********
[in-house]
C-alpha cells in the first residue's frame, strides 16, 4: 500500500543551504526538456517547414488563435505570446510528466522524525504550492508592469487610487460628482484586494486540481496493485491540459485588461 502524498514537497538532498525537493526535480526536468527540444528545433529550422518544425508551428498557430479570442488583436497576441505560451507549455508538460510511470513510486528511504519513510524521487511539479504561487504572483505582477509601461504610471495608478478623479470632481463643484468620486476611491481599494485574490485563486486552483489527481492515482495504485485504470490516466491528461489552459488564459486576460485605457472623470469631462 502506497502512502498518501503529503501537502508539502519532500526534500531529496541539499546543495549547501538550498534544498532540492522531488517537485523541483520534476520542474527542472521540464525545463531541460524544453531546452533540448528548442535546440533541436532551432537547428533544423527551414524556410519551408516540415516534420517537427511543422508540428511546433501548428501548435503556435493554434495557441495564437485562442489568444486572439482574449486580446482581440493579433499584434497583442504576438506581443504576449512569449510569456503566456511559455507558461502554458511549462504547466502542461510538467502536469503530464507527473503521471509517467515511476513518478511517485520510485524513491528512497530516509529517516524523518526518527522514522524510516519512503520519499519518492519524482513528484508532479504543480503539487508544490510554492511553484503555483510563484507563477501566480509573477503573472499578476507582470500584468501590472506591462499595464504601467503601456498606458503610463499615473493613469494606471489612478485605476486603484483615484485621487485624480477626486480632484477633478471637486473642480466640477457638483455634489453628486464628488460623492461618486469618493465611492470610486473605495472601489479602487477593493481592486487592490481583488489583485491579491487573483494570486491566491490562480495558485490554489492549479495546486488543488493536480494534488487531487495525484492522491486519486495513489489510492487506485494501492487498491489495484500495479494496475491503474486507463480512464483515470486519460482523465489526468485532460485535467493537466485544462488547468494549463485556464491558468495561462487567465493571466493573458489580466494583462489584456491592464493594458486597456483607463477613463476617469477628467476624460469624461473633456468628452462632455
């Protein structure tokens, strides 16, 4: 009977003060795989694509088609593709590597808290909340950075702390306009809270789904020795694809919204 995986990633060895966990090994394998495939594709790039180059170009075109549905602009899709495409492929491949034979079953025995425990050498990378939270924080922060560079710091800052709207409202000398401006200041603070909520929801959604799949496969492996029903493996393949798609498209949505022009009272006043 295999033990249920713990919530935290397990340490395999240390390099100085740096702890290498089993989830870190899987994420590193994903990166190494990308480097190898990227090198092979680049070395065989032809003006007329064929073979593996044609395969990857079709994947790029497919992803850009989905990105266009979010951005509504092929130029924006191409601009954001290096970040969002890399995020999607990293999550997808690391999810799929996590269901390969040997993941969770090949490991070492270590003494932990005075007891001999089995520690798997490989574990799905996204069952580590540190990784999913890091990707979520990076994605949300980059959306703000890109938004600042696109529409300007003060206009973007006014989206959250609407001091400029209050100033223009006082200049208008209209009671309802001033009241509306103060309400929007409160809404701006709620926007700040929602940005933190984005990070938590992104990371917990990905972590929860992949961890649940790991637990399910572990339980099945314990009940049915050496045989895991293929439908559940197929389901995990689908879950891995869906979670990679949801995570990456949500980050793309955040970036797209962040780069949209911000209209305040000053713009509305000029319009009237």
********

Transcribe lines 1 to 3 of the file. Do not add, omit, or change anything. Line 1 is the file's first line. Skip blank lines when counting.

[in-house]
C-alpha cells in the first residue's frame, strides 16, 4: 500500500543551504526538456517547414488563435505570446510528466522524525504550492508592469487610487460628482484586494486540481496493485491540459485588461 502524498514537497538532498525537493526535480526536468527540444528545433529550422518544425508551428498557430479570442488583436497576441505560451507549455508538460510511470513510486528511504519513510524521487511539479504561487504572483505582477509601461504610471495608478478623479470632481463643484468620486476611491481599494485574490485563486486552483489527481492515482495504485485504470490516466491528461489552459488564459486576460485605457472623470469631462 502506497502512502498518501503529503501537502508539502519532500526534500531529496541539499546543495549547501538550498534544498532540492522531488517537485523541483520534476520542474527542472521540464525545463531541460524544453531546452533540448528548442535546440533541436532551432537547428533544423527551414524556410519551408516540415516534420517537427511543422508540428511546433501548428501548435503556435493554434495557441495564437485562442489568444486572439482574449486580446482581440493579433499584434497583442504576438506581443504576449512569449510569456503566456511559455507558461502554458511549462504547466502542461510538467502536469503530464507527473503521471509517467515511476513518478511517485520510485524513491528512497530516509529517516524523518526518527522514522524510516519512503520519499519518492519524482513528484508532479504543480503539487508544490510554492511553484503555483510563484507563477501566480509573477503573472499578476507582470500584468501590472506591462499595464504601467503601456498606458503610463499615473493613469494606471489612478485605476486603484483615484485621487485624480477626486480632484477633478471637486473642480466640477457638483455634489453628486464628488460623492461618486469618493465611492470610486473605495472601489479602487477593493481592486487592490481583488489583485491579491487573483494570486491566491490562480495558485490554489492549479495546486488543488493536480494534488487531487495525484492522491486519486495513489489510492487506485494501492487498491489495484500495479494496475491503474486507463480512464483515470486519460482523465489526468485532460485535467493537466485544462488547468494549463485556464491558468495561462487567465493571466493573458489580466494583462489584456491592464493594458486597456483607463477613463476617469477628467476624460469624461473633456468628452462632455
């Protein structure tokens, strides 16, 4: 009977003060795989694509088609593709590597808290909340950075702390306009809270789904020795694809919204 995986990633060895966990090994394998495939594709790039180059170009075109549905602009899709495409492929491949034979079953025995425990050498990378939270924080922060560079710091800052709207409202000398401006200041603070909520929801959604799949496969492996029903493996393949798609498209949505022009009272006043 295999033990249920713990919530935290397990340490395999240390390099100085740096702890290498089993989830870190899987994420590193994903990166190494990308480097190898990227090198092979680049070395065989032809003006007329064929073979593996044609395969990857079709994947790029497919992803850009989905990105266009979010951005509504092929130029924006191409601009954001290096970040969002890399995020999607990293999550997808690391999810799929996590269901390969040997993941969770090949490991070492270590003494932990005075007891001999089995520690798997490989574990799905996204069952580590540190990784999913890091990707979520990076994605949300980059959306703000890109938004600042696109529409300007003060206009973007006014989206959250609407001091400029209050100033223009006082200049208008209209009671309802001033009241509306103060309400929007409160809404701006709620926007700040929602940005933190984005990070938590992104990371917990990905972590929860992949961890649940790991637990399910572990339980099945314990009940049915050496045989895991293929439908559940197929389901995990689908879950891995869906979670990679949801995570990456949500980050793309955040970036797209962040780069949209911000209209305040000053713009509305000029319009009237």